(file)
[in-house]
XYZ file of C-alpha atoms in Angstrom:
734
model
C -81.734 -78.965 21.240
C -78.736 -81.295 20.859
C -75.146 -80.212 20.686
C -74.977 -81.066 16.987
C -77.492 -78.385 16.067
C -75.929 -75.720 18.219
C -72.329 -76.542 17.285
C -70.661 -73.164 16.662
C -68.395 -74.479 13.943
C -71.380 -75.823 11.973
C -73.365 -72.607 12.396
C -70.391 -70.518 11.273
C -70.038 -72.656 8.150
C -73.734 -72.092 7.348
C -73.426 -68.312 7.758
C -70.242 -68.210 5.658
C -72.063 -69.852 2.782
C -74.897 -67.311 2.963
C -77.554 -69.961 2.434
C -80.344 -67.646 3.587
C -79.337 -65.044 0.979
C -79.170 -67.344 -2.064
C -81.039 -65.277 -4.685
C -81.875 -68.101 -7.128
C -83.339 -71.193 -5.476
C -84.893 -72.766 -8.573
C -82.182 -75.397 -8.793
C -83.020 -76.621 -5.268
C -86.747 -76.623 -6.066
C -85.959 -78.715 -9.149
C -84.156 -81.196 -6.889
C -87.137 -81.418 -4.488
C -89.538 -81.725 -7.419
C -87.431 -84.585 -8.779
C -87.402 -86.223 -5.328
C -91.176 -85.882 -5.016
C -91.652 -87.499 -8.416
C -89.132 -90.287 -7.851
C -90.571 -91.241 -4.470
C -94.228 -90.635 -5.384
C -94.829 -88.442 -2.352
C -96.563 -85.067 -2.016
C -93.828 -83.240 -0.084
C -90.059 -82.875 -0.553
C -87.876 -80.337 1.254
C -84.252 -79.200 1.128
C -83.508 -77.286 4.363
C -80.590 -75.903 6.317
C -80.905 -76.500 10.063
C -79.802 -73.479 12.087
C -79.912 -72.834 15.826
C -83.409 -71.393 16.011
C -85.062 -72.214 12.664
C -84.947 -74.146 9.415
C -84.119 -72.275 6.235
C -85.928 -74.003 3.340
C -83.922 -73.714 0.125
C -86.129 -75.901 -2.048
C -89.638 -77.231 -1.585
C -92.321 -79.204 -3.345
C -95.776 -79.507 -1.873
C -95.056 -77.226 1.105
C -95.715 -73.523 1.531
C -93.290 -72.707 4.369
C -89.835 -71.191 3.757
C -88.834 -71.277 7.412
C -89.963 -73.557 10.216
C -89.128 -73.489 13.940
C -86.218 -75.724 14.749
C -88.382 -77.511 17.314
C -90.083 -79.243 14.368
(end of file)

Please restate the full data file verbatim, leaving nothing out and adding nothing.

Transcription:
[in-house]
XYZ file of C-alpha atoms in Angstrom:
734
model
C -81.734 -78.965 21.240
C -78.736 -81.295 20.859
C -75.146 -80.212 20.686
C -74.977 -81.066 16.987
C -77.492 -78.385 16.067
C -75.929 -75.720 18.219
C -72.329 -76.542 17.285
C -70.661 -73.164 16.662
C -68.395 -74.479 13.943
C -71.380 -75.823 11.973
C -73.365 -72.607 12.396
C -70.391 -70.518 11.273
C -70.038 -72.656 8.150
C -73.734 -72.092 7.348
C -73.426 -68.312 7.758
C -70.242 -68.210 5.658
C -72.063 -69.852 2.782
C -74.897 -67.311 2.963
C -77.554 -69.961 2.434
C -80.344 -67.646 3.587
C -79.337 -65.044 0.979
C -79.170 -67.344 -2.064
C -81.039 -65.277 -4.685
C -81.875 -68.101 -7.128
C -83.339 -71.193 -5.476
C -84.893 -72.766 -8.573
C -82.182 -75.397 -8.793
C -83.020 -76.621 -5.268
C -86.747 -76.623 -6.066
C -85.959 -78.715 -9.149
C -84.156 -81.196 -6.889
C -87.137 -81.418 -4.488
C -89.538 -81.725 -7.419
C -87.431 -84.585 -8.779
C -87.402 -86.223 -5.328
C -91.176 -85.882 -5.016
C -91.652 -87.499 -8.416
C -89.132 -90.287 -7.851
C -90.571 -91.241 -4.470
C -94.228 -90.635 -5.384
C -94.829 -88.442 -2.352
C -96.563 -85.067 -2.016
C -93.828 -83.240 -0.084
C -90.059 -82.875 -0.553
C -87.876 -80.337 1.254
C -84.252 -79.200 1.128
C -83.508 -77.286 4.363
C -80.590 -75.903 6.317
C -80.905 -76.500 10.063
C -79.802 -73.479 12.087
C -79.912 -72.834 15.826
C -83.409 -71.393 16.011
C -85.062 -72.214 12.664
C -84.947 -74.146 9.415
C -84.119 -72.275 6.235
C -85.928 -74.003 3.340
C -83.922 -73.714 0.125
C -86.129 -75.901 -2.048
C -89.638 -77.231 -1.585
C -92.321 -79.204 -3.345
C -95.776 -79.507 -1.873
C -95.056 -77.226 1.105
C -95.715 -73.523 1.531
C -93.290 -72.707 4.369
C -89.835 -71.191 3.757
C -88.834 -71.277 7.412
C -89.963 -73.557 10.216
C -89.128 -73.489 13.940
C -86.218 -75.724 14.749
C -88.382 -77.511 17.314
C -90.083 -79.243 14.368